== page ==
A Democrat on the House Ways and Means Committee is aiming to uncover more examples of potential financial impropriety at the National Rifle Association and convince the powerful House committee to launch a formal investigation into the tax-exempt nonprofit.
In a new letter obtained by CNN, Rep. Brad Schneider of Illinois has asked the NRA’s former advertising and public-relations firm Ackerman McQueen to release letters, receipts and other materials that document the firm’s financial relationship with the organization.
The letter comes as the gun-rights group is engaged in a bitter legal battle with Ackerman amid allegations of financial impropriety. It also comes amid probes from attorneys general in Washington DC and New York into whether the NRA violated its tax-exempt status.
Democrats on the Senate Finance Committee have also pressed the NRA for more information about its finances. But House Democrats have an option their Senate colleagues do not: subpoena power.
Citing recent news reports and court filings alleging wrongdoing at the nation’s top gun-rights organization, Schneider’s letter lays out a seven-point wish list of requests for material, including information relating to the purchase of clothing or travel expenses billed through Ackerman on behalf of NRA management or board members.
“We’ve heard allusions to many of the things that are in this letter, but not the details,” said Schneider in an interview with CNN. “We’ve seen so much self-dealing and what I would call outside-the-lines activity. I believe we’ve just scratched the surface.”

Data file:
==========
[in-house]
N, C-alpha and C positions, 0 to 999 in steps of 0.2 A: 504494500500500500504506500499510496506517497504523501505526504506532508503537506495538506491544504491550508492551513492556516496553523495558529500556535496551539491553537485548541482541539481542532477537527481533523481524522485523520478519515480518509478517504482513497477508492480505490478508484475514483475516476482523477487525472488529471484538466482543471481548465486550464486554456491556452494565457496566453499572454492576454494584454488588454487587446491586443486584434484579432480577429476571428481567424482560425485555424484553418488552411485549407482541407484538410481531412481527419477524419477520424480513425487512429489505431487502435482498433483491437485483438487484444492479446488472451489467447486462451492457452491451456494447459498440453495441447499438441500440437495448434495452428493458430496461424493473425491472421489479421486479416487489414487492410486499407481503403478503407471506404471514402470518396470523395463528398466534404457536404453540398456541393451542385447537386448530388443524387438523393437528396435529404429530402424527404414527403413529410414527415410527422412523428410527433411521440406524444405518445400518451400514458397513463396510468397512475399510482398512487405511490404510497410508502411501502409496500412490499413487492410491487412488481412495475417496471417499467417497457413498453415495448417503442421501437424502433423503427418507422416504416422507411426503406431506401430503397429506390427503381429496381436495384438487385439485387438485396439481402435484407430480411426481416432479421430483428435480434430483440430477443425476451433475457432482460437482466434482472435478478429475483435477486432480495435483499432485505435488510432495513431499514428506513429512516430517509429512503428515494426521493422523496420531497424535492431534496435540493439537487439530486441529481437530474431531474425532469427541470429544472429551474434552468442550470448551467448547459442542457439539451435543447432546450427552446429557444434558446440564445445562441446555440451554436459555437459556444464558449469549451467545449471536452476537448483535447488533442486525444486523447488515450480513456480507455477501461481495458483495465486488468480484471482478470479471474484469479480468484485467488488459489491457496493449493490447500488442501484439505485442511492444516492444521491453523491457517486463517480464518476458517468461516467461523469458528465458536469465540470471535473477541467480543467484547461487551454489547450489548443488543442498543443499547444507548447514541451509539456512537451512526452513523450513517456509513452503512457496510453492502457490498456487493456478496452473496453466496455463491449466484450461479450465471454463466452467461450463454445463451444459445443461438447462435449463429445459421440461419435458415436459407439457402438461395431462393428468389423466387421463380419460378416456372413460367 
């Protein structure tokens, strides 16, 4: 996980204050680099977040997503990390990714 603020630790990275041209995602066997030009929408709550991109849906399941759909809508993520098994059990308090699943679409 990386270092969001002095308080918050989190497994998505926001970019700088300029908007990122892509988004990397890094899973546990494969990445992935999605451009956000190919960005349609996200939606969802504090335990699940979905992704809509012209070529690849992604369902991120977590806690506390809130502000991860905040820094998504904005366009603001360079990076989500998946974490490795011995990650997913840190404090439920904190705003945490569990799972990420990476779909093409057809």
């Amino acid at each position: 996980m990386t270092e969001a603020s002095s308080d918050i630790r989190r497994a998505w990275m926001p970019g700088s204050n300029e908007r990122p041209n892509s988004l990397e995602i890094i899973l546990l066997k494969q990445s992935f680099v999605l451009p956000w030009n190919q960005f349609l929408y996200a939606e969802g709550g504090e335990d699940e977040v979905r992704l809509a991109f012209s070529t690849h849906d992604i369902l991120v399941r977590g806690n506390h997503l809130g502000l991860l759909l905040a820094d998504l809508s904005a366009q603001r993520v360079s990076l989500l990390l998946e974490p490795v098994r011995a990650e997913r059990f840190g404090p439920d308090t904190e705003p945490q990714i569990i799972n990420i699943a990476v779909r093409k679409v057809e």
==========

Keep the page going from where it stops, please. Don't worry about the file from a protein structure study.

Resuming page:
The NRA has already faced a wave of scrutiny amid allegations of seemingly exorbitant spending at the gun rights nonprofit group.
Chief executive Wayne LaPierre has come under fire for billing Ackerman nearly $275,000 for clothes at a Beverly Hills boutique, and more than $240,000 on trips to destinations including Italy, Hungary and the Bahamas. The NRA has said they were all business-related. The NRA allegedly considered purchasing a roughly $6 million Texas mansion for LaPierre, complete with a country club membership.
“These events transpired over a year ago, the real estate transaction in question never happened, and no NRA money was ultimately spent,” says Andrew Arulanandam, an NRA spokesman. “This is a non-story if there ever was one.”
Other inquiries from Schneider relate to allegations that NRA leadership – including LaPierre and former NRA President Oliver North – benefited from deceptive billing, self-dealing and other mismanagement facilitated by Ackerman McQueen.
One person close to the House committee said that Schneider’s request for documents relating to “gifts, benefits, or other tangible items of value” is designed to draw out evidence of similar spending and exorbitant purchases for NRA leadership.
Much of the recent attention to the NRA’s finances stems from the caustic legal battle between it and Ackerman. The NRA sued its longtime advertising agency earlier this year, prompting a counter-suit from Ackerman. The two sides severed ties after roughly 40 years in business together.